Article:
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Spike Lee’s New Orleans
Hundreds of thousands of people, more than one fifth of them living below the poverty line, were devastated by hurricane Katrina. Though the government has continued to promise aid, a year later many have not received any. In fact, rather than helping, government policies have created overwhelming barriers of bureaucratic red tape to the poorest survivors’ recovery: for instance, almost $17 billion in federal grants designated for the use for home building resulted in not one house yet being rebuilt. Given that the situation continues to be dire—one where the poor, who in New Orleans are preeminently African-American, are the prime sufferers— it was fitting that HBO signed America’s most famous, and arguably most original, African-American director, Spike Lee, to direct and produce a four-hour documentary, When the Levees Broke: A Requiem in Four Acts. Each act of the film depicts a different aspect of the events that preceded and followed Katrina’s apocalyptic course through New Orleans, especially through its black neighborhoods.
Though Lee’s films can be erratic— ranging in quality from his provocative near masterpiece Do the Right Thing to his more recent embarrassingly sexist and jejune She Hate Me, and his well-crafted, forgettable, bank-heist film (predictably his most profitable) Inside Man--he is an artist saturated in and deeply committed to African-American society and culture. Most of Lee's films have strong African-American themes and characters. He is also a dazzling stylist whose images and editing powerfully convey emotional mood and the texture of urban life.
In When the Levees Broke, Lee uses current and historical footage, music, and more than 100 interviews--with politicians like Mayor Nagin and Governor Blanco; celebrities like Sean Penn, Harry Belafonte, Wynton Marsalis, a relatively mellow Al Sharpton; and a great many African-American and white residents of the city—lawyers, journalists, ministers, ordinary working people. The film makes it clear to viewers that although the entire Gulf Coast was shattered by Katrina, New Orleans and its mostly African-American residents were hurt the most. In Lee’s angry words, “What happened in New Orleans was a criminal act,” and “somebody has to go to jail somehow for what was committed down there.''
The storm and its aftermath have been analyzed in recent books like Douglas Brinkley’s richly evocative The Great Deluge, and in a flood of newspaper and magazine articles. But Lee’s mournful montage of dead bodies decaying for days in the streets and yards of the city, amid mounds of debris and pulverized houses, is more potent and painful than any of the written descriptions. So are the images of a New Orleans in ruins, with dazed-looking families carrying the few possessions they’ve saved, looking like the refugees that wandered through the eerie, rubble-filled streets of Western European cities after WW11.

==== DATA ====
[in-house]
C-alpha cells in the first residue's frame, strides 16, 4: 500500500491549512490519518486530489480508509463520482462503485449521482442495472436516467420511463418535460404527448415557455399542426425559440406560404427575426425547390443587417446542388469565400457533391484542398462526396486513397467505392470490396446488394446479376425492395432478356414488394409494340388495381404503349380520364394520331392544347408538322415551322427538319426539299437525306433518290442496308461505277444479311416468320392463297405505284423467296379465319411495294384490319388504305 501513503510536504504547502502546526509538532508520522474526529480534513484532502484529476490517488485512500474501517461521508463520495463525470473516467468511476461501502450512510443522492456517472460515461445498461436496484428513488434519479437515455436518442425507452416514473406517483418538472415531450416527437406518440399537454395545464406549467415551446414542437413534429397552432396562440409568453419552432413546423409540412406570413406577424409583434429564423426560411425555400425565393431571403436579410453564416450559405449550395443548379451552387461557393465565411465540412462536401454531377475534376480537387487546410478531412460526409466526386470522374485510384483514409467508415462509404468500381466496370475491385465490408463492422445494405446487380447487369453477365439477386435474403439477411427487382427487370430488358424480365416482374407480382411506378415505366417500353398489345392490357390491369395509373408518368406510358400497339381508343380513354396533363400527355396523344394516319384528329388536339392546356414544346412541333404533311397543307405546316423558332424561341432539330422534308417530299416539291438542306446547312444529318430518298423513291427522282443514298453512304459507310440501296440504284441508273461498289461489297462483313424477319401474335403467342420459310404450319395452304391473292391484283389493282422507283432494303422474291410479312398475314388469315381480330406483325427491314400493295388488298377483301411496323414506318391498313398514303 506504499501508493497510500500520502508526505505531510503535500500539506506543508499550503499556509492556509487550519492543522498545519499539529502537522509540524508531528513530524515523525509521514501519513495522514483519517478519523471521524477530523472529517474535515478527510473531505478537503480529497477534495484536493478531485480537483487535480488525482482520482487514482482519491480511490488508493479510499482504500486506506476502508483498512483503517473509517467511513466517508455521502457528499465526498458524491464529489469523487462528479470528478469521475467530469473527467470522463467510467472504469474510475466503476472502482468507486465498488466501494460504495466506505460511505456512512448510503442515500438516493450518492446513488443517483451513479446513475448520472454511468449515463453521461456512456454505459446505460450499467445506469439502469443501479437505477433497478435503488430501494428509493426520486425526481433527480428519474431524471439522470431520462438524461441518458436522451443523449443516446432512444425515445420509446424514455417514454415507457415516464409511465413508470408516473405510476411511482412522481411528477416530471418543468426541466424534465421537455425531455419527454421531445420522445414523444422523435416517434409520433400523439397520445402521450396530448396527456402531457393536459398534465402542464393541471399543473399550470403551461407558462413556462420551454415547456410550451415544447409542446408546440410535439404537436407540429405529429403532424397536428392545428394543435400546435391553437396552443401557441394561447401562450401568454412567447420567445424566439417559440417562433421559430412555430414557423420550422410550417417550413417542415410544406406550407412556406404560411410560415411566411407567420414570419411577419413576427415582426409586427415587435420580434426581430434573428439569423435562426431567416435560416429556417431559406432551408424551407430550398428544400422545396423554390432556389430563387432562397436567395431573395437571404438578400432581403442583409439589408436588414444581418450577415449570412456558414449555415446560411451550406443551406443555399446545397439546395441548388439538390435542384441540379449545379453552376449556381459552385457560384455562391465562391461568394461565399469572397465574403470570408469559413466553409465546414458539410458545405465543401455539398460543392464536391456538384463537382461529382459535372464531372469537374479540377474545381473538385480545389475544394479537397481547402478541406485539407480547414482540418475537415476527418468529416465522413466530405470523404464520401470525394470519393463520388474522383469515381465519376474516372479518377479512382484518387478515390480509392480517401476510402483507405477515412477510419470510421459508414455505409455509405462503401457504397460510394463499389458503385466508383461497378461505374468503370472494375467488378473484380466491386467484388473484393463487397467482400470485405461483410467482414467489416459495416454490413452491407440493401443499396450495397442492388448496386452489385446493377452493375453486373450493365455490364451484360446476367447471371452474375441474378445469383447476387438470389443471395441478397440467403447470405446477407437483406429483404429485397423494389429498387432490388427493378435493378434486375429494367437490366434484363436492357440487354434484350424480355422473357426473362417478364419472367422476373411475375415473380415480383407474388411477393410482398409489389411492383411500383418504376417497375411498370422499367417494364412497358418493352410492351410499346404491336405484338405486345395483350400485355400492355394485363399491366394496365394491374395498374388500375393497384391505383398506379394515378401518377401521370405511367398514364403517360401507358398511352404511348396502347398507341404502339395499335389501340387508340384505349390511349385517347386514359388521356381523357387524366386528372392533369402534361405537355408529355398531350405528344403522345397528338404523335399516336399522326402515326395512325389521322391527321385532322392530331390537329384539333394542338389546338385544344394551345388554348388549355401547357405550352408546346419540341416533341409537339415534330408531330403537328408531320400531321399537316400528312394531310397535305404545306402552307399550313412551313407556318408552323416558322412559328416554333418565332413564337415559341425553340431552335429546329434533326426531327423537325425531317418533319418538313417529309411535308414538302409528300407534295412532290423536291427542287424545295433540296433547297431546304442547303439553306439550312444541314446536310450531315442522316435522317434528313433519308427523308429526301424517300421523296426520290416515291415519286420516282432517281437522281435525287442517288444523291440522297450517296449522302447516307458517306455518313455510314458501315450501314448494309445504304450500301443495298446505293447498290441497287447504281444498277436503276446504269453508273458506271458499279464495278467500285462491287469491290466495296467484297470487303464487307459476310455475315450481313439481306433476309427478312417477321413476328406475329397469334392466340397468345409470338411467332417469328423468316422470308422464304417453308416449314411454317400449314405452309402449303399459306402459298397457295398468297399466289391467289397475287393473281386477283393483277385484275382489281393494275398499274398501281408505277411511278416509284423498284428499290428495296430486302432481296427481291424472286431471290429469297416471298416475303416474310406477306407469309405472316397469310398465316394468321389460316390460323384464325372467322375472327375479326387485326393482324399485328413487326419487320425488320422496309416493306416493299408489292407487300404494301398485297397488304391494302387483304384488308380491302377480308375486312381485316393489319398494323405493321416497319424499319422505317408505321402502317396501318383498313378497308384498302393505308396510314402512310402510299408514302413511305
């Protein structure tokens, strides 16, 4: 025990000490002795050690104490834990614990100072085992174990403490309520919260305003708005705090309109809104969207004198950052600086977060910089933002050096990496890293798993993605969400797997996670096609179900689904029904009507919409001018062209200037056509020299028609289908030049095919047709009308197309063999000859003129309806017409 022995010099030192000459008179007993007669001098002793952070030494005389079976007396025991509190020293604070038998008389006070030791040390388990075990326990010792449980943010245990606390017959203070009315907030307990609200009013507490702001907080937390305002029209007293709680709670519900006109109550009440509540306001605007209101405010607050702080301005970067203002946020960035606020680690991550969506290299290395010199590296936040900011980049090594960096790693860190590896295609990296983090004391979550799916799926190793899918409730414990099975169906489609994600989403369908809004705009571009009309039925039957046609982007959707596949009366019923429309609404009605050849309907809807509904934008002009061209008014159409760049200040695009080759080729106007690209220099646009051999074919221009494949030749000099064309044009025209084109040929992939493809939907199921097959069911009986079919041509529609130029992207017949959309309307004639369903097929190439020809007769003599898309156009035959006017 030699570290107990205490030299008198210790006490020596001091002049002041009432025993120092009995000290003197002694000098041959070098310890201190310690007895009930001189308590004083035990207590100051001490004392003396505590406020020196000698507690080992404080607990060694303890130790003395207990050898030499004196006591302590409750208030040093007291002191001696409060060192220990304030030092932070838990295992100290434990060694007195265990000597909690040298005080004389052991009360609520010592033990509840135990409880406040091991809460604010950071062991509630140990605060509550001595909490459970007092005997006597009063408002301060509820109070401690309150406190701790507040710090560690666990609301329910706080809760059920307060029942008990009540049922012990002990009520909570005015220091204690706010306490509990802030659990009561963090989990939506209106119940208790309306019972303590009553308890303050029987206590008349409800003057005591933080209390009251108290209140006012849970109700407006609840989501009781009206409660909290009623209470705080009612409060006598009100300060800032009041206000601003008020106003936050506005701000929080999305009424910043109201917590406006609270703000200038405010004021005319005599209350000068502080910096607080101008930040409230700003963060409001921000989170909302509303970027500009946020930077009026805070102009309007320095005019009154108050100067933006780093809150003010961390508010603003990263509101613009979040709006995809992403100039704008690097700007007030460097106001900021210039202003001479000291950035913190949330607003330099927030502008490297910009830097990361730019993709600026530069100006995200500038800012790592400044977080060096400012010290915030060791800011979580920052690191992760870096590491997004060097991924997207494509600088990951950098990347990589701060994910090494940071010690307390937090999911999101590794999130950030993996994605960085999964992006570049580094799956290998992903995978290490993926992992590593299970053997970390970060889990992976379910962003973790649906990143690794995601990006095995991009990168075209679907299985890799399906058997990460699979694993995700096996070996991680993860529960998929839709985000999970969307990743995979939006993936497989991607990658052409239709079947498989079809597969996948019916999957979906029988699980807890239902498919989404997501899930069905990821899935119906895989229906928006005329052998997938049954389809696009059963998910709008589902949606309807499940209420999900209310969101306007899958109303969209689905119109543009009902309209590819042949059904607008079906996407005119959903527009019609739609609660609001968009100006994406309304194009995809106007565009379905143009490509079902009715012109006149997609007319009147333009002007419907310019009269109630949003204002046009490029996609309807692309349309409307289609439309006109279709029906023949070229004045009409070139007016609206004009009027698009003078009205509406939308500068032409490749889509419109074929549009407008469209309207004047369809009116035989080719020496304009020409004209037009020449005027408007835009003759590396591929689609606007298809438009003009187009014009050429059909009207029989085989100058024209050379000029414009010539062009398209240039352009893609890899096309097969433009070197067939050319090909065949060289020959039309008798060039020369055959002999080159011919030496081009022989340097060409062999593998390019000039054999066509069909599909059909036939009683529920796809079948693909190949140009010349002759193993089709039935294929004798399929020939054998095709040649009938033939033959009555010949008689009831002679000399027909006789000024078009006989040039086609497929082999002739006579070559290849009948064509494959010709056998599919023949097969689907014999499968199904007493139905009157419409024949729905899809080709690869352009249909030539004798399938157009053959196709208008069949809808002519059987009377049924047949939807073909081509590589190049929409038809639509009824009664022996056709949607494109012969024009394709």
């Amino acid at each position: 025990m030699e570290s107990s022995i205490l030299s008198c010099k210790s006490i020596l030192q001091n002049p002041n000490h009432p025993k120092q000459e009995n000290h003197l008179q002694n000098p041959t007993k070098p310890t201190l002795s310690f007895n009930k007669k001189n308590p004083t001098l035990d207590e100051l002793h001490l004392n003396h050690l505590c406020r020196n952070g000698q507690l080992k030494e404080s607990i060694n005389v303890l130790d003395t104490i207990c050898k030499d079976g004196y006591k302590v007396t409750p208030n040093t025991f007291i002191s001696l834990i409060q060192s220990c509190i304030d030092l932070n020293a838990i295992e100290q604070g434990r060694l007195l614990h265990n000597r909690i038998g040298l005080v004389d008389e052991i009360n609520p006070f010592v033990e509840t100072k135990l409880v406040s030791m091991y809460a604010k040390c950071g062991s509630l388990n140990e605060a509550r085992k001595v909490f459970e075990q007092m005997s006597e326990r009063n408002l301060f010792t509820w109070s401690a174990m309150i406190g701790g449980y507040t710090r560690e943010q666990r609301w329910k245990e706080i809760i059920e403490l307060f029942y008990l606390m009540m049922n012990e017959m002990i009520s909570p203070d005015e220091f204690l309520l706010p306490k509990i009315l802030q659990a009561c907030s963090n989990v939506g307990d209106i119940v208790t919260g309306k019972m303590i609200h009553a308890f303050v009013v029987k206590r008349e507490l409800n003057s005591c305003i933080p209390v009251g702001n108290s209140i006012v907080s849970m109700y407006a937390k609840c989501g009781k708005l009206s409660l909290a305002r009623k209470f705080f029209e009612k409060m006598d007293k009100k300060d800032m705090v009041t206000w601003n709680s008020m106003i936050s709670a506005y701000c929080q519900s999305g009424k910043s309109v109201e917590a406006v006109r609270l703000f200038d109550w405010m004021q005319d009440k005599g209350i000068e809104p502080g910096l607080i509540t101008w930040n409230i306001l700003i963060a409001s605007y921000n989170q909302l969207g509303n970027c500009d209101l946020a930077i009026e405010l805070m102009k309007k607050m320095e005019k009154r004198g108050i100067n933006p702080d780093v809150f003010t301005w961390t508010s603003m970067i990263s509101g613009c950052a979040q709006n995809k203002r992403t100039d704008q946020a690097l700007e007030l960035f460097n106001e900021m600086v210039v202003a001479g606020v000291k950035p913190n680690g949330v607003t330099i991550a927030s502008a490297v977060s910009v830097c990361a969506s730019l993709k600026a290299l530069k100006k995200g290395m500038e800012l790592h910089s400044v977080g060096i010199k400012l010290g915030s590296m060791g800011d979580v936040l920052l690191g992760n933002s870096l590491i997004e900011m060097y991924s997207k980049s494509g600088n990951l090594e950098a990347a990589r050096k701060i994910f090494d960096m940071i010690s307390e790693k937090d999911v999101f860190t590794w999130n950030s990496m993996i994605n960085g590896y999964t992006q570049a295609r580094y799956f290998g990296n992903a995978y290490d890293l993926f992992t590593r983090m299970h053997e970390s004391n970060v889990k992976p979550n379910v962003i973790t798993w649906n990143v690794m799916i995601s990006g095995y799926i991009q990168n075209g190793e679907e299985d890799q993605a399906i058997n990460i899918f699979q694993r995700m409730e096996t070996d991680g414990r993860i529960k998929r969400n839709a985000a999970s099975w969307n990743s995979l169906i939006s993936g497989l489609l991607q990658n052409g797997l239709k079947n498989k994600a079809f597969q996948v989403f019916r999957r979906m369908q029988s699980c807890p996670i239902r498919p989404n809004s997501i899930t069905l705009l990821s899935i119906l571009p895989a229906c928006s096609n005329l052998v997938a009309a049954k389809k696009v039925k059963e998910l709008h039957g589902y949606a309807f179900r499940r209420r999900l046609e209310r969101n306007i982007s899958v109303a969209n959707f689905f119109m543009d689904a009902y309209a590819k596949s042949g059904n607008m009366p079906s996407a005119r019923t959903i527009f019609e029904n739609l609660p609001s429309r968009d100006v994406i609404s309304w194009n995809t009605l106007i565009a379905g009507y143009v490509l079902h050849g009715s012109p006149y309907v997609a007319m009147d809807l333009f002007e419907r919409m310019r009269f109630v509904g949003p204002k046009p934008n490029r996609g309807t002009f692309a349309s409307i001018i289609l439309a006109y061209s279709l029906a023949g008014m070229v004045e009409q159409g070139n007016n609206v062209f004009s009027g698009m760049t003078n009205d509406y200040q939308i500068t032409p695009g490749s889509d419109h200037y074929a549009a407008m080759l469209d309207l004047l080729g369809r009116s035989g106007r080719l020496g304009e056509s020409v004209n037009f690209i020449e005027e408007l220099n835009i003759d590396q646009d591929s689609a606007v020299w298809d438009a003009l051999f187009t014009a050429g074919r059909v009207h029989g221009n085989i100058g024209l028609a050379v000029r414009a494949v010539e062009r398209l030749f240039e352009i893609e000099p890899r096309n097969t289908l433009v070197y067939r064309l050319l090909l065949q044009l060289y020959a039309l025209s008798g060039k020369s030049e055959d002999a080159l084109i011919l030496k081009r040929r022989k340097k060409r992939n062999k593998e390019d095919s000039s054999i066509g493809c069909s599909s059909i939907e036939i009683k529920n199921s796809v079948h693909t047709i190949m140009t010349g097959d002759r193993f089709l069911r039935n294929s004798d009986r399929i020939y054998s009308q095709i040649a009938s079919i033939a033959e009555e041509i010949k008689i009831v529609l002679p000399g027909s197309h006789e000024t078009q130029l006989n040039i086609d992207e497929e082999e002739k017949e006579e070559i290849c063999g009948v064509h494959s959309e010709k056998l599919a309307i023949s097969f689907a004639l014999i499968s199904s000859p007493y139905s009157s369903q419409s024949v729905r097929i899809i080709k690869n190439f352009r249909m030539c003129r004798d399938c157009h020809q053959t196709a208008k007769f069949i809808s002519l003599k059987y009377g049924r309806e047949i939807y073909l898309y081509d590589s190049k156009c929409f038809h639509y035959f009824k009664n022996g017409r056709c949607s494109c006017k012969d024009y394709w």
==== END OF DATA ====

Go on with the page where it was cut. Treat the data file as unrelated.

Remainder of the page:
His film, which is dedicated to the resilient spirit of the city’s people, also gives an often-eloquent voice to the stories and opinions of the storm’s victims. One man says that when the storm hit, it sounded like a “freight train in your ear,” and others talk about their time in the Convention Center as living in a stinking “sewer”—a figurative hell not fit for human habitation, without edible food, bathrooms that worked, and medical aid, and where feelings of paranoia and panic began to intensify.
And there is the memorable Phyllis Montana LeBlanc, a tough, profane, witty, extremely articulate resident of the 9th Ward (one of the poorest and most decimated of the city’s neighborhoods), who provides a heated and sometimes comic account of the inchoate evacuation from New Orleans and the callous disinterest of her own government. Like many of the people interviewed, a heartbroken Ms. LeBlanc sees Katrina as breaking both her own spirit and that of the city’s. Her view is echoed by countless other interviewees who returned to discover only desolation (“a ghost town”), and were overcome by anxious, despairing, even suicidal feelings—turning to medication to find some relief. But few were so depressed that they couldn’t still rage against the insurance companies (“they deserve a special place in hell”) and against the true villains of the situation—George W. Bush, the federal government, and FEMA (the city’s abandoned buildings were dotted with scrawled graffiti asking, ”Where is FEMA?)”
Lee mentions, but skirts over, the city’s pre-Katrina problems that still bedevil New Orleans while it’s struggling to recover. His documentary’s strength is its emotional reverberations, not its sophisticated analysis. And Lee is much too easy on the demagogic New Orleans Mayor Ray Nagin's ineffectual responses to warnings about Katrina.
However, Lee does capture the tragedy of a city where many of its uprooted citizens can never return, and those who have come back, however strong their will, face a long and painful process of renewal. A close friend of mine, who just returned from New Orleans where he did his small bit to aid in its recovery, said: "The city looks like a war zone. The residents would have been better off if Hezbollah rather than Mayor Nagin and the Bush administration were in charge of the reconstruction.”